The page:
The transoral approach is typically only used for selected cases such as pleomorphic adenomas arising from minor salivary gland tissue and involving the palate or lateral pharyngeal wall. In the past, problems with this approach have included inadequate exposure, increased risk of tumor spillage or inadequate removal, and injury to neurovascular structures. This approach may be combined with an external or transcervical approach to improve exposure.
The cervical-transpharyngeal approach combines the cervical approach with midline mandibulotomy (mandibular swing) principally for access malignant or highly vascular lesions of the PPS.
The preauricular-lateral infratemporal fossa approach provides access to lesions of the PPS which may involve the cranial base.
Complications as a result of surgery of the PPS are most likely to occur with removal of paragangliomas, neurogenic tumors, and malignant lesions. Problems may be minor, such as the presence of a seroma, or severe, such as serious neurovascular injury or even death.
Neurovascular injury is always a concern with surgery of the PPS due to the important neurovascular structures contained in the region. Carotid artery injury is a possibility when malignant or vascular lesions are associated with this vessel. Removal of neurogenic tumors may result in CN deficits for CNs IX-XII or injury to the sympathetic chain. The facial nerve is at risk with any dissection in the parotid region. These deficits may be well-compensated in some patients while others may require various forms of intervention to minimize morbidity.
Mandibulotomy complications such as loss of dentition, inferior alveolar nerve injury, or a mal- or non-union can be minimized with proper surgical technique, choice of the proper surgical approach, and attention to pre-existing dental disease.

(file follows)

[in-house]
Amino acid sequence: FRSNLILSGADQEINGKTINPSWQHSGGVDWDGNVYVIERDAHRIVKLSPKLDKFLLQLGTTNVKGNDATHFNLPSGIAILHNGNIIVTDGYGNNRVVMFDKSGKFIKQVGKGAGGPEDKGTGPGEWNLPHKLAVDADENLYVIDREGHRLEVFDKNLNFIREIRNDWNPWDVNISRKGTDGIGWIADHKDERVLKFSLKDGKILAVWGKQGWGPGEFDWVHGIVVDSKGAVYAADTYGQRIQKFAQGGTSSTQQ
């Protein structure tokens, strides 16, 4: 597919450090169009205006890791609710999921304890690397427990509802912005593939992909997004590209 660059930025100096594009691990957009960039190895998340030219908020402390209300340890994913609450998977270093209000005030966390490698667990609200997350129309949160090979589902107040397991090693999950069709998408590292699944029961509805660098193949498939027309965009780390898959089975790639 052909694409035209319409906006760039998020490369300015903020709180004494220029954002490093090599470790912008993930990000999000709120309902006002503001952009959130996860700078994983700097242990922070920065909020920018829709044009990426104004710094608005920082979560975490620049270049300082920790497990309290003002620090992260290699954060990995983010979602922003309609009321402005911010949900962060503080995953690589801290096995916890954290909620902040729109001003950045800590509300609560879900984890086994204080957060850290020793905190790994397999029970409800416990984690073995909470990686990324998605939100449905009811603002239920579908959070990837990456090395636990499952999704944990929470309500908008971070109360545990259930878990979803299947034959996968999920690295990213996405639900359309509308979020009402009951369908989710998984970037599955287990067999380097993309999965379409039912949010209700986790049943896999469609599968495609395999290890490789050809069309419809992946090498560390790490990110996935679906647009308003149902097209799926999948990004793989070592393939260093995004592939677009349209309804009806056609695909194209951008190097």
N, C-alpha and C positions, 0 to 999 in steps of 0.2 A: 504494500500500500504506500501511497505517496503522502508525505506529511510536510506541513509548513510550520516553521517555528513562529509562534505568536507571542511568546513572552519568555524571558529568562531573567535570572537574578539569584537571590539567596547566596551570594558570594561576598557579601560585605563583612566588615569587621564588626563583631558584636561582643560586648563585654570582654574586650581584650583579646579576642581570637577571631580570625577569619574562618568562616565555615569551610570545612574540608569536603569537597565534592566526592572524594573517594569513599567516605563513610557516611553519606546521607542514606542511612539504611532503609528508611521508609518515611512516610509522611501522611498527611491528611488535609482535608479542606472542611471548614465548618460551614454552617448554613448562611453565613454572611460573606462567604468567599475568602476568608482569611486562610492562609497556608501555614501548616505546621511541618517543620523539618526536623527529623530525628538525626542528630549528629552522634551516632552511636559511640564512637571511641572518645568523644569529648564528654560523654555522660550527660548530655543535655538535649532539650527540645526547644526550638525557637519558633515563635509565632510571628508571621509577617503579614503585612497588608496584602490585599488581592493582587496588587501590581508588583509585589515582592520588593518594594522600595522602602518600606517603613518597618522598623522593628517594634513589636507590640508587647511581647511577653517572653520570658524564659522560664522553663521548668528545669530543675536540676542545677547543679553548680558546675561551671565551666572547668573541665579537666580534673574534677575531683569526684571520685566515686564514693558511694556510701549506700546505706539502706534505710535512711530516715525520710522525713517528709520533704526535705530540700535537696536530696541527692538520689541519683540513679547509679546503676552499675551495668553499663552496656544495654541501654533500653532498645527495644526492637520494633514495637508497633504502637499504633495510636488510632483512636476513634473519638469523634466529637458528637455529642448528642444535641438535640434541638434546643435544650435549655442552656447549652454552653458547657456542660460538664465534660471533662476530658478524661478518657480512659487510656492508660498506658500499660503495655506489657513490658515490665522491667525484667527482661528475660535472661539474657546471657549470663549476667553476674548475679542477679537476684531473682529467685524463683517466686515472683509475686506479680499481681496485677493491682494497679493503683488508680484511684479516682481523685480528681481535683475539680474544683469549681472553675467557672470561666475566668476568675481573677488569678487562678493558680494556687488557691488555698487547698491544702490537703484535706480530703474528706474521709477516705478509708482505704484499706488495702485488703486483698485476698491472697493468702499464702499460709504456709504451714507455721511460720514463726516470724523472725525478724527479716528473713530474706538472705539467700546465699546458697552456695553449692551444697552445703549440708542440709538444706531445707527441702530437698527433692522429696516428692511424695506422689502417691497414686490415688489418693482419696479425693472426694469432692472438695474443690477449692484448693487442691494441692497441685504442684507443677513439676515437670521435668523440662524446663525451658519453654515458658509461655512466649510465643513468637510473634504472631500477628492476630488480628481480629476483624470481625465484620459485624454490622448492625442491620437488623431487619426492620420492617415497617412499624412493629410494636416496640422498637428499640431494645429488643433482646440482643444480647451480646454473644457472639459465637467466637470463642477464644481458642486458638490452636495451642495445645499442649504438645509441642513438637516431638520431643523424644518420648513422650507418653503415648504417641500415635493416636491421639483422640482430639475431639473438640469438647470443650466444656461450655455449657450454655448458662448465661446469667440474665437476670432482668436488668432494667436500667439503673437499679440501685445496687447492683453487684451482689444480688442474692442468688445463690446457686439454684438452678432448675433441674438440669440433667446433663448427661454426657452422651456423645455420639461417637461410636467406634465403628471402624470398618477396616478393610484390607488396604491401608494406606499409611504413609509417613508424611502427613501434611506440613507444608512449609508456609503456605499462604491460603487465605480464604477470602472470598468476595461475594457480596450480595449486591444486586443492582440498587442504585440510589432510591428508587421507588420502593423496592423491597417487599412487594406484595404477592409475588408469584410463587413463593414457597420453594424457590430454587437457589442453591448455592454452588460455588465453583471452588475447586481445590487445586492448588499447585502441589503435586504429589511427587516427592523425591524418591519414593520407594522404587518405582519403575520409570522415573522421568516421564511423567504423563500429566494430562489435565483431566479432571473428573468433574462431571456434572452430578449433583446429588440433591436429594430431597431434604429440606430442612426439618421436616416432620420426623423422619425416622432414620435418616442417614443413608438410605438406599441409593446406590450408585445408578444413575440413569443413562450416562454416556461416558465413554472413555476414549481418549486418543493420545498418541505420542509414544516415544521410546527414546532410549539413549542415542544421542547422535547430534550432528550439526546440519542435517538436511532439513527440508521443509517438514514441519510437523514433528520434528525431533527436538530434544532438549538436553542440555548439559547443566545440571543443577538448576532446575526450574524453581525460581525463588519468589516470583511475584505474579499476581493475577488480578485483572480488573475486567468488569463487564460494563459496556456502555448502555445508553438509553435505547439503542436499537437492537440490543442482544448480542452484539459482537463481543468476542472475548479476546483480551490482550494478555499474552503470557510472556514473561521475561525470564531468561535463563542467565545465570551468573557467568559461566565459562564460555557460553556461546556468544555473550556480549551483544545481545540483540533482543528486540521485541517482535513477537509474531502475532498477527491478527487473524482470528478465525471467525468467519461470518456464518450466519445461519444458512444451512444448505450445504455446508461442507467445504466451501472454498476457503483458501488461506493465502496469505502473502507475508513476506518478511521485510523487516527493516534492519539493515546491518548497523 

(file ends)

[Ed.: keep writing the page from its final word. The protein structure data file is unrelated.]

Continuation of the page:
Tumor recurrence has particularly been after removal of pleomorphic adenomas of the PPS. Disruption of the tumor capsule followed by spillage of tumor cells is the proposed mechanism. Recurrence may also be found after inadequate excision of vascular or malignant lesions, especially those involving the cranial base.
Other complications may include infection, hematoma or seroma formation, and leakage of cerebrospinal fluid.
The PPS is a complex anatomical region containing many vital neurovascular structures. The majority of tumors arising in this area are benign salivary gland or neurogenic neoplasms. Surgical resection is the mainstay of therapy for these lesions, and careful preoperative planning is essential. A cervical approach is adequate for removal of most of these tumors, but a flexible approach should be planned to provide additional exposure as necessary with minimal associated morbidity and mortality.
Becker TS: Salivary Gland Imaging. In: Bailey BJ. Head and Neck Surgery- Otolaryngology. JB Lippincott, Philadelphia, 1993.
Carrau RL, Myers EN, Johnson JT: Management of Tumors Arising in the Parapharyngeal Space. Laryngoscope, 100:583-589, 1990.
Olson KD: Tumors and Surgery of the Parapharyngeal Space. Laryngoscope, 104 (suppl. 63):1-28, 1994.
Som PM, Biller HF, Lawson W: Tumors of the Parapharyngeal Space: Preoperative Evaluation, Diagnosis and Surgical Approaches. Ann Otol Rhinol Laryngol, 90:3-15, 1981.